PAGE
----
- Long-tail keywords: Long-tail keywords are longer keywords made up of 3-5+ words. They are often easier to target due to specificity, less traffic, and less competition.
- Head keywords: Head or short-tail keywords are one-word or two-word keywords that are more general. For example, “basketball shoes” would be a competitive head keyword.
A good SEO strategy will target a mixture of both of these kinds of terms.
Short-tail keywords will be much more competitive because they are more general (and therefore have a higher volume).
On the other hand, long-tail keywords will get you less traffic but will convert better:
Simply start by entering the basic topic that you want to cover for your next post or page:
Searching for your basic keyword will give you a list of metrics telling you the volume (how many searches per month), difficulty (competition ranking for it), and the number of clicks that come from organic search.
Lastly, it will also give you keyword suggestions.
Generally speaking, when looking to target keywords for your next blog post, you want to find long-tail terms with higher volumes and lower difficulty scores.
Then, you can take that keyword and follow the next steps under page optimization!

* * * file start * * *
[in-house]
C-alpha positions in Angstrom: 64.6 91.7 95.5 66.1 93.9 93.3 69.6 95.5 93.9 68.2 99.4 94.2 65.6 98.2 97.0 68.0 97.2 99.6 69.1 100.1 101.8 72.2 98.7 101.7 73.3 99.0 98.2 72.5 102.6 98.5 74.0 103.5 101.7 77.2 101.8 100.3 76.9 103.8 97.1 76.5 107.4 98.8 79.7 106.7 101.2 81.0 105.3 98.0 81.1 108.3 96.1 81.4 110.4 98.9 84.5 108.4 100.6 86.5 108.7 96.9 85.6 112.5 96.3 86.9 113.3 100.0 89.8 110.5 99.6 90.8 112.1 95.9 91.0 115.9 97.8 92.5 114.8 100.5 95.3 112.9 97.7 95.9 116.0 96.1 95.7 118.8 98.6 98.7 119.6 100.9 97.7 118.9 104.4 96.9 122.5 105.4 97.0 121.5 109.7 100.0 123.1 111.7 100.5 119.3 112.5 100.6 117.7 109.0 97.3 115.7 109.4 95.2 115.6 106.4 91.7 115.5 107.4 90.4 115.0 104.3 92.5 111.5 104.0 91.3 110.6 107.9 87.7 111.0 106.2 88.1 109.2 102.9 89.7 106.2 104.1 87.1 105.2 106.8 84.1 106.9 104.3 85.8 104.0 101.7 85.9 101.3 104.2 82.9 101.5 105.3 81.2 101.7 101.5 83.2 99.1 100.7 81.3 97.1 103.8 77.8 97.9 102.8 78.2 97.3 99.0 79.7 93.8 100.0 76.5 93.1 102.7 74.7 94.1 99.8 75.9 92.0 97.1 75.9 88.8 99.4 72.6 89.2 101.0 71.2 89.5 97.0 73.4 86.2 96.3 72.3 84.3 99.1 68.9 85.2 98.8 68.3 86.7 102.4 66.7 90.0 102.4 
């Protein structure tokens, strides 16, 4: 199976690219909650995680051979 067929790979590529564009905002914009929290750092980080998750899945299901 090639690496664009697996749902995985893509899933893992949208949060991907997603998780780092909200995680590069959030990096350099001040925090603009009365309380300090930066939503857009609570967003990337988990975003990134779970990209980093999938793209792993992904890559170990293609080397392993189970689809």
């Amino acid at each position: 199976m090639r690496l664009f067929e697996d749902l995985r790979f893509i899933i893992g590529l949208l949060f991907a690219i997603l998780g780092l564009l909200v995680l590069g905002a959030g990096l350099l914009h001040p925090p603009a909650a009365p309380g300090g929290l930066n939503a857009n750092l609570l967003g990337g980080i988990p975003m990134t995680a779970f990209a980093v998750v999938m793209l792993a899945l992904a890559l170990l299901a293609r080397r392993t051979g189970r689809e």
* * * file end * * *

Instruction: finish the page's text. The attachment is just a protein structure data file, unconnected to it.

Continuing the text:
Page optimization is a critical step in the process of SEO. Page optimization involves doing a few basic tasks to optimize your page for specific keywords and for search engines.
Remember: You’re writing content and optimizing pages for both the user and the search engine.
Everything from URLs to internal links can have an impact on your page performance.
This on-page SEO checklist from Backlinko is one of my favorite ways to stay on top of every new blog post that I write:
All of these factors help you to both add context to the page for Google and structure it in a friendly way for the user.
For example, when you search for an article on Google, you expect to get something similar to your search:
Everything from the permalink (URL) to the title and structure of your post (h1 and h2 headings) makes a difference in how Google scans your content and how user-friendly it is.
The better on-page optimization you have, the longer users will stay around to consume your content.
Plus, optimizing things like internal links (where you link to another article on your site from a new post) will help you drive users throughout your entire site.
Always be sure to follow the on-page SEO cheat sheet above when you write new blog posts.
Improve your page speed
One of the biggest factors for success is improving the speed at which your page loads.
When it comes to SEO, you want your content to load fast. Google prefers websites that load fast as well.
Studies have shown time and time again that top-ranking sites are faster than their lower-ranking competitors: